The global market for beauty products is in the midst of a revolution.
The rise of millennials as a powerful consumer group with new ideas about beauty and lifestyle has forced manufacturers to re-think old assumptions. For example, the importance of men as consumers of skin care products has grown rapidly. We have also seen an explosion of innovative new products in new categories, particularly ingestible skin care.
To better understand current trends in the beauty market—and the underlying attitudes—Lycored recently commissioned a survey of 480 consumers of skin care products in France and the United Kingdom, two of Europe’s biggest skin care markets.
While beauty and health are closely related when it comes to skin care, the question remains, which motivation is more important to consumers? To that point, the survey posed a stark question: “If there were a choice, would you rather feel healthy or look attractive?” Overall, 87 percent said they would rather feel healthy, although women were slightly more likely than men to say they would rather look attractive. Consumers in the UK were also slightly more likely than those in France to say they would rather look attractive.
Respondents then reviewed a list of five reasons to use skin care products, and ranked which were most important. The two that scored highest related to health and wellbeing: “To keep my skin healthy” (79 percent) and “To feel good about myself” (62 percent). By contrast, the two reasons that scored lowest were appearance-related: “So other people think I look attractive” (18 percent) and “So other people think I look younger” (14 percent).
These shifts in emphasis from how one looks to how one feels, from beauty to health, from outside to inside, help explain why the ingestible skin care category is growing. The changes are largely driven by the attitude of millennials, representing a departure from the “anti-wrinkle” priorities of older generations.
New products in the ingestible category explicitly appeal to a “from within” millennial philosophy. The founder of one probiotic range for skin care commented: “The whole line is all about not just probiotics, but the concept that what we do for ourselves internally is also great for our skin.”
Additionally, the concept of ingestible skin care ingredients is becoming increasingly mainstream. Across all age groups, two-thirds of consumers agreed with the statement: “The idea of taking a supplement for skin health or beauty is normal.” Only 14 percent said the idea was “not normal.”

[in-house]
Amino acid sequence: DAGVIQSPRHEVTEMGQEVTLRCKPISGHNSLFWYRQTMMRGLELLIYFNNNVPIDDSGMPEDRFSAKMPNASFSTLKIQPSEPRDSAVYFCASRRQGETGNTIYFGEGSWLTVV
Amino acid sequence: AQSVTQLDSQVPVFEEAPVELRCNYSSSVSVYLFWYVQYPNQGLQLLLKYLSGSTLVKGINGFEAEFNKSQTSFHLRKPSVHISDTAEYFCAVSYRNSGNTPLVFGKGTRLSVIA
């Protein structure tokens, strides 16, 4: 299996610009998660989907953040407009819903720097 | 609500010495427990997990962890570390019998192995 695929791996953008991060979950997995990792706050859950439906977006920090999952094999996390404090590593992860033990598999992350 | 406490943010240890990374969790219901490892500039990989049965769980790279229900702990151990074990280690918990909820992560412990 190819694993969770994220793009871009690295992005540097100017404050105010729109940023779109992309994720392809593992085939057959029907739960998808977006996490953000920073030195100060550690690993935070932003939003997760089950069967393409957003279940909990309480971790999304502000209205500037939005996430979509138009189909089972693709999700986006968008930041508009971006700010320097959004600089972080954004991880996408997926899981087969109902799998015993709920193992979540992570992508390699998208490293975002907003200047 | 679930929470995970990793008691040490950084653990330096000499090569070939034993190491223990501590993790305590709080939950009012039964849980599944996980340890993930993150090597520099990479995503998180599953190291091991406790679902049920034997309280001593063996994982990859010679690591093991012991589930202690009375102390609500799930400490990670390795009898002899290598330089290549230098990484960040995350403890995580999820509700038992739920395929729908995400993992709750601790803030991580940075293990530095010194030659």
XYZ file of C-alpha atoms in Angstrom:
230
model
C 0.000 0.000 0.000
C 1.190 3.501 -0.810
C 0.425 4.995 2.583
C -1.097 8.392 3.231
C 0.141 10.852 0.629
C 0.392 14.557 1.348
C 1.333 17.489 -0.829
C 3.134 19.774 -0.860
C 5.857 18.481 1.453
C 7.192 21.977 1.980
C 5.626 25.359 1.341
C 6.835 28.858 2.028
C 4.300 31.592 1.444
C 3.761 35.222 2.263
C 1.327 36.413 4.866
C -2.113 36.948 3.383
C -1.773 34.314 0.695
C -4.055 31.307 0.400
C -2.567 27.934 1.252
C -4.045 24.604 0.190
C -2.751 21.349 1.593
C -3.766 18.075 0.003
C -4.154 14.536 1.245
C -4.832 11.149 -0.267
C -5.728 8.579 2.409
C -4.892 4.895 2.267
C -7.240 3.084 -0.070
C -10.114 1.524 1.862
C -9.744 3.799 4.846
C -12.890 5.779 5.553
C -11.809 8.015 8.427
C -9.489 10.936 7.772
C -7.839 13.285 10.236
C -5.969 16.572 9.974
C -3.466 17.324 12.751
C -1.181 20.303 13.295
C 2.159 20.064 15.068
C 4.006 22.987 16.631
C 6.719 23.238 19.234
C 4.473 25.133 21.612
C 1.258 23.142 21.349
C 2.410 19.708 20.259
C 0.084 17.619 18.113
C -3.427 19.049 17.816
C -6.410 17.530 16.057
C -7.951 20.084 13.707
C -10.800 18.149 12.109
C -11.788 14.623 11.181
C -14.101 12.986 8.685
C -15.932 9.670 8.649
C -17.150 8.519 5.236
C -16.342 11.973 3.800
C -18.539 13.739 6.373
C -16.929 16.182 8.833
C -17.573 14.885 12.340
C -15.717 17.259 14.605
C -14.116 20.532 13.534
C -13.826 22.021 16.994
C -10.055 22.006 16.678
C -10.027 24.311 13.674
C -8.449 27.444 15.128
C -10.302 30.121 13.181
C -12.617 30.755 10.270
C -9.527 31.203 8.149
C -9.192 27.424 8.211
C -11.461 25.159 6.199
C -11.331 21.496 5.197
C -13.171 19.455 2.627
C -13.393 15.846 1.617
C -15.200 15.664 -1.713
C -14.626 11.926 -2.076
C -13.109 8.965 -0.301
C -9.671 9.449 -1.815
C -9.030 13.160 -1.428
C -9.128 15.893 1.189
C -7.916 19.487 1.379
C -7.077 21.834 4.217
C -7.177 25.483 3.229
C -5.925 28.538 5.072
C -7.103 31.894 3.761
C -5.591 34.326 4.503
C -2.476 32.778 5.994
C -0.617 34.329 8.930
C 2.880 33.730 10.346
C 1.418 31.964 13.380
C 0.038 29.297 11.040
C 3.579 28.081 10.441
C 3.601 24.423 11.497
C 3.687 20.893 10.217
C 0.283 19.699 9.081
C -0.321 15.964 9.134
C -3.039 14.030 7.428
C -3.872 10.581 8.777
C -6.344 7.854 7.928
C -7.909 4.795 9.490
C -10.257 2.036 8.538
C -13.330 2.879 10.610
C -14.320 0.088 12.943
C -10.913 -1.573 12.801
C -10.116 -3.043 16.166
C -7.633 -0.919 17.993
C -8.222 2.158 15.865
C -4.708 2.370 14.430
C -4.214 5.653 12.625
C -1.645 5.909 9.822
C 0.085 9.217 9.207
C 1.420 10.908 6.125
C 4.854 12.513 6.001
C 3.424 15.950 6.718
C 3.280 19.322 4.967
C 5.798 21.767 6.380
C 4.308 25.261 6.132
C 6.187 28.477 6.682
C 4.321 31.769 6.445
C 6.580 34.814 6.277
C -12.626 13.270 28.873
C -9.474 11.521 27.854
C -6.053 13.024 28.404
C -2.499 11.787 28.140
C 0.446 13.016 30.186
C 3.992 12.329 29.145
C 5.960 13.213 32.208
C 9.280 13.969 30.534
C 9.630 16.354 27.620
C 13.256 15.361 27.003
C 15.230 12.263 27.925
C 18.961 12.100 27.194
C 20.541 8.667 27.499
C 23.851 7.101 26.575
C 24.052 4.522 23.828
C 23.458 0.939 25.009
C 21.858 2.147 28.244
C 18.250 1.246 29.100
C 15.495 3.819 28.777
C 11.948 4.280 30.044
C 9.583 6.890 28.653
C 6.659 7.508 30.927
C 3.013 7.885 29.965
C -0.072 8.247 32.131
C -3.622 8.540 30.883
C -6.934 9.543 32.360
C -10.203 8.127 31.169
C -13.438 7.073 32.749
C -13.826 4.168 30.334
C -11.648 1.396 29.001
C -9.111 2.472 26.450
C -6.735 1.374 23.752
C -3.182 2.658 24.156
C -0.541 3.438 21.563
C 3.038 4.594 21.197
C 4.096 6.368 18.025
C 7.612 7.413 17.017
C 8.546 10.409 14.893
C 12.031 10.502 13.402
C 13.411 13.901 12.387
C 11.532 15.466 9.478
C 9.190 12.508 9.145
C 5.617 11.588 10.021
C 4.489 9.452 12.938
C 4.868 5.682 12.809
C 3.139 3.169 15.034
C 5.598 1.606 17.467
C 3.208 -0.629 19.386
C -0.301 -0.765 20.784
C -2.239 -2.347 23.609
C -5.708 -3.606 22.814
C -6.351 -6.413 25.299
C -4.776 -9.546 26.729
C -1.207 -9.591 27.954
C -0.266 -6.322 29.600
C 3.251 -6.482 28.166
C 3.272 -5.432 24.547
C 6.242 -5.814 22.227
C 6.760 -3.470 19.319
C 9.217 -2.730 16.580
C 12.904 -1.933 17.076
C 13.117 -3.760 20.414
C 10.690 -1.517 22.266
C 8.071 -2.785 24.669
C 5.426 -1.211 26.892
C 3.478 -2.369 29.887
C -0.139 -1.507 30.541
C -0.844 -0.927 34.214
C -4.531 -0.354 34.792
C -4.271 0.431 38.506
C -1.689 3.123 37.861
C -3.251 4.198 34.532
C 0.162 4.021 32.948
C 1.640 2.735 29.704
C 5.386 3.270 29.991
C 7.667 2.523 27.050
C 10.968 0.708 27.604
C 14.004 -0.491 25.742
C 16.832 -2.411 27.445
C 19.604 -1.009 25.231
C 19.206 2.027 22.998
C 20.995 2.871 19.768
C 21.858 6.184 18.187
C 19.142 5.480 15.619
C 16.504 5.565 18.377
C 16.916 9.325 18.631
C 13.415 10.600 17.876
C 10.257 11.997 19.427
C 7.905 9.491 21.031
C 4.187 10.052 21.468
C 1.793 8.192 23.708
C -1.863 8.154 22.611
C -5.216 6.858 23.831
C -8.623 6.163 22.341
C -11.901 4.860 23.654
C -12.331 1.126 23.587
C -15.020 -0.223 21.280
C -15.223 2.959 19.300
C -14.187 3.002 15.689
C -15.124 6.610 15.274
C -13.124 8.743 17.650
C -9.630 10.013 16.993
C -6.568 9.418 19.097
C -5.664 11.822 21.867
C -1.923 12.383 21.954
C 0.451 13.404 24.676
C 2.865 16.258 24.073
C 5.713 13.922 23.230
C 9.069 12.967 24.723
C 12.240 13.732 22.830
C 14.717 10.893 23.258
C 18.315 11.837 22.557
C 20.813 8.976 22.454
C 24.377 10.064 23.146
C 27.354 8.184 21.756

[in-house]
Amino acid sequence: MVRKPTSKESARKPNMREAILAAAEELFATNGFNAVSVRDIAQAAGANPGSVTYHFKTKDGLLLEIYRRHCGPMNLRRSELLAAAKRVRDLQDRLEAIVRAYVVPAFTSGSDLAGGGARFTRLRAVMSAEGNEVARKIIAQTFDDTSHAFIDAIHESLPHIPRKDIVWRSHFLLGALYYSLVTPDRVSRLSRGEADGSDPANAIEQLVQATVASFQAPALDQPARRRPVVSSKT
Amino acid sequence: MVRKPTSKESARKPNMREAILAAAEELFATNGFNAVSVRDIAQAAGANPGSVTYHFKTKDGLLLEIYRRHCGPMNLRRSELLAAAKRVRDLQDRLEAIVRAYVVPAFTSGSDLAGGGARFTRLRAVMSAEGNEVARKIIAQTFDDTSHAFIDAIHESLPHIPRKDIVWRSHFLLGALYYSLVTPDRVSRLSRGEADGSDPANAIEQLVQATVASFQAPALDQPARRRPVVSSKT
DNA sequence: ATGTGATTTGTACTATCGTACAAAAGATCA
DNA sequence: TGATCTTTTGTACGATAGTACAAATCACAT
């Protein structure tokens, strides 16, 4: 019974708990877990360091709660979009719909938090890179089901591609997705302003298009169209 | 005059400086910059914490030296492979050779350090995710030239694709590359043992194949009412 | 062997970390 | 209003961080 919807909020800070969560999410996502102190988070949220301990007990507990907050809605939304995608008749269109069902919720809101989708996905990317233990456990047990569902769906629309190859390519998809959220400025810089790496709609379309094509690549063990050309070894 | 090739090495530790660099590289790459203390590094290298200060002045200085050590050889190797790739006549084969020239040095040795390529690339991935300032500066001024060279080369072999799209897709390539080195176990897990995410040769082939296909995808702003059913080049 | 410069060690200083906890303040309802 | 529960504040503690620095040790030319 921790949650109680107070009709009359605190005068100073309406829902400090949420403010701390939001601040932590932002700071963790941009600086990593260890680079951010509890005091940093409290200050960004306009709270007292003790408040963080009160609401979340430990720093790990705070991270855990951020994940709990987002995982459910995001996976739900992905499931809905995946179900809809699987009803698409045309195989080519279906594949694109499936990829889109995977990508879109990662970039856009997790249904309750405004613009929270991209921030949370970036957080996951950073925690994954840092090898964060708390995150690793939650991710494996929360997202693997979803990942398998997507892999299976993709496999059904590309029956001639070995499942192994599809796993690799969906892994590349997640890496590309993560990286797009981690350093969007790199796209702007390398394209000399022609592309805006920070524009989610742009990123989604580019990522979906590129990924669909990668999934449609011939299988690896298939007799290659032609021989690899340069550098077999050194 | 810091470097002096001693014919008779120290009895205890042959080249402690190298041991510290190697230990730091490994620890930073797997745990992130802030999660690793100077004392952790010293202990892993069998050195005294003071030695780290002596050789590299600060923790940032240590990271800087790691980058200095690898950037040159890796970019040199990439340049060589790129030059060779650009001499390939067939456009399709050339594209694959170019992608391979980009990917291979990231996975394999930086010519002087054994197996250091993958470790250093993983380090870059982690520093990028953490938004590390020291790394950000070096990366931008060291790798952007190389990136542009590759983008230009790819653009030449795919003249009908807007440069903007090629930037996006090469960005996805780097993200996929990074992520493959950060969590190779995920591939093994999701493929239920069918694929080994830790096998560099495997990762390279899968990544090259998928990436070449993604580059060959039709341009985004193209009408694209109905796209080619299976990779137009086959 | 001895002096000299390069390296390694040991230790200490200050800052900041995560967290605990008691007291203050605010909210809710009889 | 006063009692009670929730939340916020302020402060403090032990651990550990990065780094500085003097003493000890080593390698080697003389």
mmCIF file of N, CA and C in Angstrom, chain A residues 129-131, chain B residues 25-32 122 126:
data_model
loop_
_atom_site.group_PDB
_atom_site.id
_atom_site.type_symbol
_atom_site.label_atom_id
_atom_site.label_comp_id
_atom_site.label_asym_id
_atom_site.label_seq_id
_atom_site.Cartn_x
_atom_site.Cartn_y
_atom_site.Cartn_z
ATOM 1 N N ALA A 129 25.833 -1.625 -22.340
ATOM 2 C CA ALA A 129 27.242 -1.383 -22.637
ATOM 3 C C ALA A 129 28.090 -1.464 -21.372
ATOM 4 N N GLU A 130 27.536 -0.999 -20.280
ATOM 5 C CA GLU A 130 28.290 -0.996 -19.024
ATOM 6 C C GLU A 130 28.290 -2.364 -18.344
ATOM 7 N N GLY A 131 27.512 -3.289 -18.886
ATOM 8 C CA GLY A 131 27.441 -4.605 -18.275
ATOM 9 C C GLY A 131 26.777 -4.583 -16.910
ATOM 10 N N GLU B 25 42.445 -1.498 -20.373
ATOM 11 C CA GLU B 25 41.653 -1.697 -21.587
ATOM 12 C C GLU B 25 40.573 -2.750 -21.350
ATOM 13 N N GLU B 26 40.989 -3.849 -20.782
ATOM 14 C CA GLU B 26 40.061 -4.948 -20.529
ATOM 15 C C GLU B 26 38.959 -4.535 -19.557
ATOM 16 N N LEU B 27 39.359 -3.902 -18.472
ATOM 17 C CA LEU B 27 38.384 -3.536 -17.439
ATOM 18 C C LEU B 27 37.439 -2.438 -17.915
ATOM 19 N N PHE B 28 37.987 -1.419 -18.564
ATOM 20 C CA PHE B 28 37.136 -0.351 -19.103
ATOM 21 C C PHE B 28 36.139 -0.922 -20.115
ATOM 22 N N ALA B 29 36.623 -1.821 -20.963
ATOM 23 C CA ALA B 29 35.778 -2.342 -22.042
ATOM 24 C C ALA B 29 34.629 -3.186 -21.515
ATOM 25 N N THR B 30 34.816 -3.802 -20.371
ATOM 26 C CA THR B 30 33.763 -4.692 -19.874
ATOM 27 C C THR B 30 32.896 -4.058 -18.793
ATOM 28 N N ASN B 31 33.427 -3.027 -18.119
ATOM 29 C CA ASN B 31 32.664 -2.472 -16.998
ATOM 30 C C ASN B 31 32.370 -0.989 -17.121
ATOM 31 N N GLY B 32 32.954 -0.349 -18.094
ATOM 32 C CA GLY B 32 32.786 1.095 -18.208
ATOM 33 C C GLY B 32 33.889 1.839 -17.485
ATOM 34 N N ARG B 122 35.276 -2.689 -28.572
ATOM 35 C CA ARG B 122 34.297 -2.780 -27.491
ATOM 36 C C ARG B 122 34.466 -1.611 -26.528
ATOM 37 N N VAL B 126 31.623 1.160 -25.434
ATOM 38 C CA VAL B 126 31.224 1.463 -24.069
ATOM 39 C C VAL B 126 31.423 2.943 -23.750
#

Moreover, there is a clear generational shift, with younger consumers more likely to have used an ingestible skin care product. More than four in ten (43 percent) consumers in the millennial age group (18 to 35 years) said they had used an oral product to benefit their skin health at some point. This compared with 39 percent of 36- to 49-year-olds, 23 percent of those aged between 50 and 6 years9, and 14 percent of those aged 70 years or older.
Barriers to the category remain. Among respondents who had never taken a pill or supplement for skin care, 46 percent said the main reason was: “It seems to make more sense to apply a product to my skin.” The second most commonly cited reason (32 percent) was: “I wasn’t aware I could achieve the same skin care benefits by taking a pill or capsule.” These barriers were least likely to be cited by millennial respondents, suggesting that awareness of the potential of ingestible skin care is highest among younger consumers.
Skin care consumers are ready for change. Their rejection of traditional ideas about gender, beauty and age means they are ready for new kinds of products. The emergence of new consumer categories, such as high-spending millennials and appearance-conscious young men, represents a major opportunity for manufacturers and marketers of skin care products.
However, to meet their needs, it is necessary to understand the new “from the inside-out” skin care philosophy. People want natural, clinically proven products that genuinely support their health and make them feel good, not just potions that make them look younger.
Ingestible skin care will continue to blossom as a category, but the change is more fundamental than that. Today’s consumers now understand beauty as beyond skin deep, a feeling or quality that starts from within.
Zev Ziegler is the head of Global Brand & Marketing, Health, at Lycored.